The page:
Find this really hard to believe. Don't know many in-center patients that have a kt/V anywhere near 2.0. We always had about 1.6-1.8. When we became more educated, we saw that staff was not setting the tx up correctly ( i.e. left drip chambers low, forgetting to set other peramiters ) which caused alarms to go off. When we double checked everything staff did, kt/V went up to 2.0 At first, we thought something was wrong with the labs, but when we consistently got 2.0 we attributed it to a correctly set up tx with no or few alarms.

    Dori wrote:
    it's pretty clear that with Kt/V, we're not measuring the right thing, or at least not in the right way
    Can't say we felt any better at 2.0 then at 1.6. Agree there must be a better way to measure.

  7. #7
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    Default

    It was late and I meant to type 1.2 for the minimum Kt/V. I didn't realize I did this until I read Heather's message. Sorry, Heather and everyone else. A Kt/V of 2.0 was the recommended Kt/V for PD patients until just recently when the K/DOQI guidelines reduced it because studies hadn't found that patients with higher Kt/Vs in PD did better and patients were having to do daytime exchanges in addition to nighttime dialysis to each the Kt/V of 2.0. We'll have to see how the change affects their survival and hospitalizations. All I can say is that reading data from clinics doing nocturnal and daily dialysis where Kt/V is higher and other toxins are removed that can't be removed in conventional dialysis proves to me that 1) more dialysis is better and 2) we're not measuring something that makes more of a difference than Kt/V.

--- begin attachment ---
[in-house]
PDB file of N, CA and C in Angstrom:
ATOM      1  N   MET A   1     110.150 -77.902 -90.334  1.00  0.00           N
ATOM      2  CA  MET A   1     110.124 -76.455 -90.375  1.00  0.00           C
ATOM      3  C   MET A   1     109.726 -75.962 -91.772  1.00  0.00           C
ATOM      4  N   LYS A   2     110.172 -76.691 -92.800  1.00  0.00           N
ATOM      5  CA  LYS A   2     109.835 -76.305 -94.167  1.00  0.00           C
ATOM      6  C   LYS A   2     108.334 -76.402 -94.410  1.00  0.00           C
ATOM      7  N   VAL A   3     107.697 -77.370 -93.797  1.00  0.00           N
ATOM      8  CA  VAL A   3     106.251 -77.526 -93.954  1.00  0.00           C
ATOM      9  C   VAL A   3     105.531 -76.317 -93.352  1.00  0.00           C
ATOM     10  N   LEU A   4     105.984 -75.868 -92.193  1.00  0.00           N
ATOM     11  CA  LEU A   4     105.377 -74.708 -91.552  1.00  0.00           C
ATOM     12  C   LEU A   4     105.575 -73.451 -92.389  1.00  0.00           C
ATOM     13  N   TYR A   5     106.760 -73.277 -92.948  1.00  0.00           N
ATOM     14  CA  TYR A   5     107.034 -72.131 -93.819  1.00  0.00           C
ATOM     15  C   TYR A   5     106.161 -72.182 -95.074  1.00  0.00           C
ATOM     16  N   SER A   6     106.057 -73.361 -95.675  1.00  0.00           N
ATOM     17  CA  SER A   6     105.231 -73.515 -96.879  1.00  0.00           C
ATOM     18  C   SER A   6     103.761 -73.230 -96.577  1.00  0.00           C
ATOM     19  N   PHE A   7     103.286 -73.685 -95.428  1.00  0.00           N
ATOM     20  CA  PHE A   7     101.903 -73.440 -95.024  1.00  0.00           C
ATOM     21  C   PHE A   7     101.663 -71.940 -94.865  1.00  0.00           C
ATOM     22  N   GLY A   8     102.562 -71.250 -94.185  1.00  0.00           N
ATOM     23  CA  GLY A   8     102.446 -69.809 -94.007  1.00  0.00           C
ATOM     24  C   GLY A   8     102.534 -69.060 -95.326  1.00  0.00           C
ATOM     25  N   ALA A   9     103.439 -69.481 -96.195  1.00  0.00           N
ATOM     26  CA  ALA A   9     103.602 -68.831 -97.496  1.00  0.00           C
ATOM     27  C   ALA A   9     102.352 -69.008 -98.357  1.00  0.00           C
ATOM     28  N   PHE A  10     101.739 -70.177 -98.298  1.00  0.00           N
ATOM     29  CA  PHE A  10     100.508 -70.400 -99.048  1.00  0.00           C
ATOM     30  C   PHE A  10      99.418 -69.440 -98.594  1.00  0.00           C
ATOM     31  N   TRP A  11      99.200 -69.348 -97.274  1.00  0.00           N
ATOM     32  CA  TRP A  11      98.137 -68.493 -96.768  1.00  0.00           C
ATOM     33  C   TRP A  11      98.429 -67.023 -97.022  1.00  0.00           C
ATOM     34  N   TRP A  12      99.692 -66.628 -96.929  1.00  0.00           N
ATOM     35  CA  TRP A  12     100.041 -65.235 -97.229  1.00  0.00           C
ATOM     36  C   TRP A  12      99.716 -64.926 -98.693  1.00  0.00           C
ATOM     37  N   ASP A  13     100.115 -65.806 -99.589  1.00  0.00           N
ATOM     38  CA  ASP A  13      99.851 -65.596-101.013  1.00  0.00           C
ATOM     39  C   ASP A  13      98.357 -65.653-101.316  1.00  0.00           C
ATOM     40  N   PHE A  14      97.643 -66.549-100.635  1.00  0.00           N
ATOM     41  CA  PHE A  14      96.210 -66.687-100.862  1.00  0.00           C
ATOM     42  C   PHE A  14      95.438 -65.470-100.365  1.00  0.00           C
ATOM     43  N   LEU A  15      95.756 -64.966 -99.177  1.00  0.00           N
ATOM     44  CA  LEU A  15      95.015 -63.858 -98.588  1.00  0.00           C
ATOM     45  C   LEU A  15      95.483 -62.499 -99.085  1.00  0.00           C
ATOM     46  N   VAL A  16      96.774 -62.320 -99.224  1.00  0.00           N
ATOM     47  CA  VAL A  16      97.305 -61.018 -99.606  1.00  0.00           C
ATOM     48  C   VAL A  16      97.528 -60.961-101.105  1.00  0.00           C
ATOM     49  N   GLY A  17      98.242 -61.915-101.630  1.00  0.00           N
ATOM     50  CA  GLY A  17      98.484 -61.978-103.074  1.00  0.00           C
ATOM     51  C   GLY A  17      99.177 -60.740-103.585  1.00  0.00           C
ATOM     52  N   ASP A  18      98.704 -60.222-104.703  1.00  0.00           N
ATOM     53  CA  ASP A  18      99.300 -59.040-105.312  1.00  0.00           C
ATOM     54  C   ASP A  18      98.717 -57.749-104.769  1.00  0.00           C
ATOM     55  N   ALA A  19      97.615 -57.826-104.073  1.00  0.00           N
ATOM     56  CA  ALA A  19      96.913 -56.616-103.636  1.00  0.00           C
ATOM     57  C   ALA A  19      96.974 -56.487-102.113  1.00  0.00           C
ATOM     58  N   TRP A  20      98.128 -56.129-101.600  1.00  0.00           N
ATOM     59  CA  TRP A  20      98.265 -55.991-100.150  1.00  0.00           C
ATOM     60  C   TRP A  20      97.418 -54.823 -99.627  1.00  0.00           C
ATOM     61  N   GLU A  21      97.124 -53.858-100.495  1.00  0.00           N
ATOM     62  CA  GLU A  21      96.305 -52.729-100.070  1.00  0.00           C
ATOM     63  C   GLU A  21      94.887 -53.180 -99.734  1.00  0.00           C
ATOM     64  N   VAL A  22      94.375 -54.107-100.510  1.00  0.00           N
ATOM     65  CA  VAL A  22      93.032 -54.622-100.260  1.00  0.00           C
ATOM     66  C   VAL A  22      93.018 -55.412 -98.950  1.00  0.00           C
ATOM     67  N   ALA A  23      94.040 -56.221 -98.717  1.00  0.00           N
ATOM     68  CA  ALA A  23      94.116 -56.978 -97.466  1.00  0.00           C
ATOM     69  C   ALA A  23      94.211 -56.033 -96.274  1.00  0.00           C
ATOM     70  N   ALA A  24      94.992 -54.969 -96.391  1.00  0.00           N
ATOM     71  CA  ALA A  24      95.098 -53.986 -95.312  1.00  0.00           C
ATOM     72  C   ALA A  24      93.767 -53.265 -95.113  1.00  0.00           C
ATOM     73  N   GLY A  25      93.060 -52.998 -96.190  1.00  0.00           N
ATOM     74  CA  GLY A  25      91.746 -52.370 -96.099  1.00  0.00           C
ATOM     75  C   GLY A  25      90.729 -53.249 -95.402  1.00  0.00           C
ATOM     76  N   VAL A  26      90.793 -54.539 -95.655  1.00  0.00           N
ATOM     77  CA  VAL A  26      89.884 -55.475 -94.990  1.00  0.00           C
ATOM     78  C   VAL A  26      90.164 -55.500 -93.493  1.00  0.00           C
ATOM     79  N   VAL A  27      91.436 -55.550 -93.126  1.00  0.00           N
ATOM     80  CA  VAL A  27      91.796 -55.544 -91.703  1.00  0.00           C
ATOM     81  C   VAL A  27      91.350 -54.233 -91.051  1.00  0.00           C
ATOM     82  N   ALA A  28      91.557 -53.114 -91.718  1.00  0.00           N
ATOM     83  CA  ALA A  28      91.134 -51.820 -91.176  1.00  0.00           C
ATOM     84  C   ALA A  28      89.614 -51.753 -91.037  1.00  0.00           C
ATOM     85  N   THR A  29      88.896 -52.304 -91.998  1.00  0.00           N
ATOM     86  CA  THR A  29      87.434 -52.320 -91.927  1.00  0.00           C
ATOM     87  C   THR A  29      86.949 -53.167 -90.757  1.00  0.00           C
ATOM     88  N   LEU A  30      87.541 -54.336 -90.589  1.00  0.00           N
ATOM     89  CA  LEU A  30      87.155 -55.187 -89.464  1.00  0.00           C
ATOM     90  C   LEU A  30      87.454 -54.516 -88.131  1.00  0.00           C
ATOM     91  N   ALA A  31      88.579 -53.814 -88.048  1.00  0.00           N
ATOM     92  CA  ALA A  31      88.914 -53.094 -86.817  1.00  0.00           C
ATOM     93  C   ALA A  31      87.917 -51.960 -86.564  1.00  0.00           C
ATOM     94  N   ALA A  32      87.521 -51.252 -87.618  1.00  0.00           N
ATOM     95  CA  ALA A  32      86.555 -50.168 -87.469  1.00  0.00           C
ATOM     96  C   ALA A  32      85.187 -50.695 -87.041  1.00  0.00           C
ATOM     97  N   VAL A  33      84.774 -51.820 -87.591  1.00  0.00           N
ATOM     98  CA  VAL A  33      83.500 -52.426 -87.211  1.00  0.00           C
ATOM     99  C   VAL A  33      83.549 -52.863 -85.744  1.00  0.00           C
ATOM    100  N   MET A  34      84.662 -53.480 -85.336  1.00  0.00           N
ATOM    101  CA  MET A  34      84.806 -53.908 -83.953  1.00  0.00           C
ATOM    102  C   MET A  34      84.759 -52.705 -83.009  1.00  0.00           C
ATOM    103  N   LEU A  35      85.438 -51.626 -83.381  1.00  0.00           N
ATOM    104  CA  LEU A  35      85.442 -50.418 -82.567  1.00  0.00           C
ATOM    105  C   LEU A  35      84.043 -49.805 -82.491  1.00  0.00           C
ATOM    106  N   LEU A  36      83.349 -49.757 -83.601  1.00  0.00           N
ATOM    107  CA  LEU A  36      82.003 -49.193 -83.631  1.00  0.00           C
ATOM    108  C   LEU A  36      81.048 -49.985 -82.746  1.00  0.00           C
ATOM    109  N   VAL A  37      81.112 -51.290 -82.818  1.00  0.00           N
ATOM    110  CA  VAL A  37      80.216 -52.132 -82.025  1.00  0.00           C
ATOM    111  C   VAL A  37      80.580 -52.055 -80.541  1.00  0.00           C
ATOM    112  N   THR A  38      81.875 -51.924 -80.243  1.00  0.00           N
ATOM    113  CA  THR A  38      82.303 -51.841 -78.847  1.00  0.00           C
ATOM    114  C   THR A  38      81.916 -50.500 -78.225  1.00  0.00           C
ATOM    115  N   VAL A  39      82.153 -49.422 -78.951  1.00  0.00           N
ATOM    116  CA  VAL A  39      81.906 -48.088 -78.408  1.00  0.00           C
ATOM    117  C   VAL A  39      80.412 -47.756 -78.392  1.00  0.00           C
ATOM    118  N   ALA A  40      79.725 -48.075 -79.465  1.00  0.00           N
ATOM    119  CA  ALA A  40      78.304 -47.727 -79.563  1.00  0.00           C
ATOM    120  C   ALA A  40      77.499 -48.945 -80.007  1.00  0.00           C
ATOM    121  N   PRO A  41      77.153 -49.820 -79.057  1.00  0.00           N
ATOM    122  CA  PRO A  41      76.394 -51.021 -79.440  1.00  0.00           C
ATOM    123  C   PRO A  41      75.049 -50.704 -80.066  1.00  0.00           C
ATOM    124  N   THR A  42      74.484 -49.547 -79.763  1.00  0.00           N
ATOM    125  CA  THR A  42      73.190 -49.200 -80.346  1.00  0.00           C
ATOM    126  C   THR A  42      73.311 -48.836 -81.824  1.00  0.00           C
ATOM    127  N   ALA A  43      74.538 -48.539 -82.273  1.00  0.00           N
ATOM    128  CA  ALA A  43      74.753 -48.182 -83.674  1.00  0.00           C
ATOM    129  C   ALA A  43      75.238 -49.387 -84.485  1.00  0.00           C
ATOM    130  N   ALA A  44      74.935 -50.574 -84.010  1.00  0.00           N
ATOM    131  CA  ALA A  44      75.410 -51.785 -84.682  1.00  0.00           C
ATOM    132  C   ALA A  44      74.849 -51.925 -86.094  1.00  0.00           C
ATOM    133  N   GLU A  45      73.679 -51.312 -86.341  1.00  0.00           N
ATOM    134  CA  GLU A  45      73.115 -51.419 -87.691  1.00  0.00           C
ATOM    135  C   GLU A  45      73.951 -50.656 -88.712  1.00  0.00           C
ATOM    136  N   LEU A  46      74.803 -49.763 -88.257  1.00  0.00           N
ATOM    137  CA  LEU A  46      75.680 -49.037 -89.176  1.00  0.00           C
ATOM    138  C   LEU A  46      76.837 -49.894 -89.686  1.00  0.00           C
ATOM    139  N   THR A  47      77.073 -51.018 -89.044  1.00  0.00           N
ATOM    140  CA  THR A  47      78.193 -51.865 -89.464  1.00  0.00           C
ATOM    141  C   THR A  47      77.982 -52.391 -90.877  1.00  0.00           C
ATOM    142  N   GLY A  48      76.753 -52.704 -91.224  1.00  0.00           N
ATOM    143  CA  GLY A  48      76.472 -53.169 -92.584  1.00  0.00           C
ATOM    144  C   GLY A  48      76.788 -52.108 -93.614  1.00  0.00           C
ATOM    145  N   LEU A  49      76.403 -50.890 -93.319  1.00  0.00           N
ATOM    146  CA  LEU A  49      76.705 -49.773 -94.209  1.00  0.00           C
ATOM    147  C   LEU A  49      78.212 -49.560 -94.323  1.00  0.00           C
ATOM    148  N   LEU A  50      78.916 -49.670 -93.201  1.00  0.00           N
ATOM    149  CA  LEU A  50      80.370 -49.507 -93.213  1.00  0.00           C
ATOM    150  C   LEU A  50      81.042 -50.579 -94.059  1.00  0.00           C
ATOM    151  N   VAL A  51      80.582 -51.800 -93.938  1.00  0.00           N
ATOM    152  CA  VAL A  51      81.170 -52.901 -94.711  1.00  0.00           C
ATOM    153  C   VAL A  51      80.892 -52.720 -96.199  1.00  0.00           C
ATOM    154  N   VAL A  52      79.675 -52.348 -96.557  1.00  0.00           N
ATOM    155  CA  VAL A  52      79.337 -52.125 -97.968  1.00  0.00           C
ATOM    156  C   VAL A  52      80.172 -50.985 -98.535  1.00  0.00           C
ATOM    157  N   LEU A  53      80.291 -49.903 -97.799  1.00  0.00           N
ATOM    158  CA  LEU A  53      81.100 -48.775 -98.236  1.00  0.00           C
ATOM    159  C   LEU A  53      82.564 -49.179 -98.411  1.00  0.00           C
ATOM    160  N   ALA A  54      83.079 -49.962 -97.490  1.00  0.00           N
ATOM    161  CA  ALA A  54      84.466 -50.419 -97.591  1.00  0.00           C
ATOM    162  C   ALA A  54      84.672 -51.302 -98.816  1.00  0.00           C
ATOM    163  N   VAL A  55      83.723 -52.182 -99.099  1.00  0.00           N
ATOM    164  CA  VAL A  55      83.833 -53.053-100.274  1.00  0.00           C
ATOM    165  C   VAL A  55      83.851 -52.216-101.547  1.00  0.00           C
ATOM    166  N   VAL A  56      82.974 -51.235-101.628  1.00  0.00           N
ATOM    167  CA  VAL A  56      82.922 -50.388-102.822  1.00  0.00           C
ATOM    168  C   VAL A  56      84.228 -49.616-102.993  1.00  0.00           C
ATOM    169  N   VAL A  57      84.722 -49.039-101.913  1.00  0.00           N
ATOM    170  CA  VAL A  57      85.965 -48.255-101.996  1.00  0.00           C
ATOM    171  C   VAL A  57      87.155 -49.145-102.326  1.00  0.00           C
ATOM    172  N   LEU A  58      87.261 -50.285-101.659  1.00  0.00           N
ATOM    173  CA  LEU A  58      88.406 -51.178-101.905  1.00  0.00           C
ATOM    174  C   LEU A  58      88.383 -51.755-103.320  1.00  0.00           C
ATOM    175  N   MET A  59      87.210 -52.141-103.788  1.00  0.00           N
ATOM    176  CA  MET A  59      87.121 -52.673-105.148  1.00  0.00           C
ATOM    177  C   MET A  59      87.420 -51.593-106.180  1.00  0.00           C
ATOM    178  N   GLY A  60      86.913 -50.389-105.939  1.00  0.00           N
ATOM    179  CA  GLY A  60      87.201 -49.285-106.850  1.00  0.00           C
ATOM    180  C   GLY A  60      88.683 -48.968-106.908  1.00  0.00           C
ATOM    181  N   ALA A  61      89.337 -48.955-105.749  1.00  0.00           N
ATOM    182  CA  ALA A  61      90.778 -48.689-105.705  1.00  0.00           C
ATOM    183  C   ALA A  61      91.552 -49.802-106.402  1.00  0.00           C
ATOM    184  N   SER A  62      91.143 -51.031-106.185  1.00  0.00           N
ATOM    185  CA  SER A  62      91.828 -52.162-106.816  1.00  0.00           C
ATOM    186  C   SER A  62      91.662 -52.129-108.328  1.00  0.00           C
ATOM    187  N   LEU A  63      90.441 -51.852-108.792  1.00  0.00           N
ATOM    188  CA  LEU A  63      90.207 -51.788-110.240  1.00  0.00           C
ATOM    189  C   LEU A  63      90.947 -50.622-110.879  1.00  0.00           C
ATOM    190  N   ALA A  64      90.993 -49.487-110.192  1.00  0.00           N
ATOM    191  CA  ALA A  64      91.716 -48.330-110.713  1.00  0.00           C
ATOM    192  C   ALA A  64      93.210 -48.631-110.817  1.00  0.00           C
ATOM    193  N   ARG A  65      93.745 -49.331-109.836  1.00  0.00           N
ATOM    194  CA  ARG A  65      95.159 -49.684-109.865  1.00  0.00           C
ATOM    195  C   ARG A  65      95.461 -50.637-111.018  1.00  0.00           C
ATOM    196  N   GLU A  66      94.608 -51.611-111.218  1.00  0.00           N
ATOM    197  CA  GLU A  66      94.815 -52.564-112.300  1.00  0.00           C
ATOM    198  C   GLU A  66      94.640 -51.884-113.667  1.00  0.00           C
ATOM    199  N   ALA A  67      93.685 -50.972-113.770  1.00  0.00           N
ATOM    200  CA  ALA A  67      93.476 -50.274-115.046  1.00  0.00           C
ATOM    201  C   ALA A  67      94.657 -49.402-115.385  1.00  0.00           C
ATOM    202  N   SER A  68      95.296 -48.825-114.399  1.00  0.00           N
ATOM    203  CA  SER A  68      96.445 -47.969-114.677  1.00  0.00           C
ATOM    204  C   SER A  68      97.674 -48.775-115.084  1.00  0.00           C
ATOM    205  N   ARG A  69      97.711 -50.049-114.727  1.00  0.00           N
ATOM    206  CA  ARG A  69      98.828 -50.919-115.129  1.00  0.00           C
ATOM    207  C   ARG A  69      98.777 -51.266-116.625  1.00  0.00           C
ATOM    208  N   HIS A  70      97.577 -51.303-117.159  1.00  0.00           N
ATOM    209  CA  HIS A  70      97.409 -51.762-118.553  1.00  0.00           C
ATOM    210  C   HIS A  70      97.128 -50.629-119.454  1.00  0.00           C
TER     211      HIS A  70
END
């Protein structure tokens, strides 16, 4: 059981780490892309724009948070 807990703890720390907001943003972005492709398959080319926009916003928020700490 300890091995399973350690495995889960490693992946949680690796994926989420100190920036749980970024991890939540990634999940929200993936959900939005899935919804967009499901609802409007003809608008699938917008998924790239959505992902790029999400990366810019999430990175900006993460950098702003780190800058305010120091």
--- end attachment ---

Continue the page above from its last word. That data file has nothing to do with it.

Beth Witten MSW ACSW LSCSW
    Medical Education Institute, Inc.

  8. #8
    Anonymous Guest

    Default

    What is the thinking on GFR rate and creatinine levels for someone on PD ,3x in center, SDD, ND
    Thanks

  9. #9
    Anonymous Guest

    Default too much dialysis

    I just started on the Nxstage and for the first month my kt/v was .5 I run for two hours with 15 effluent, ff of 40 and run 6 days a week. Does this sound right to you all?

  10. #10
    Join Date
    07-02-04
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    Default Re: too much dialysis

    Quote Originally Posted by Anonymous
    I just started on the Nxstage and for the first month my kt/v was .5 I run for two hours with 15 effluent, ff of 40 and run 6 days a week. Does this sound right to you all?
    That sure sounds right, the KTV for daily-short is measured differently than that of 3x a week counterpart.....read this thread I started awhile back.

    http://www.homedialysis.org/boards/v...&highlight=ktv
    Gus Castaneda
    Hemodialysis initial Start: 1978
    Home Hemodialysis: 11/2004 - Present
    Http://www.dailyhemo.org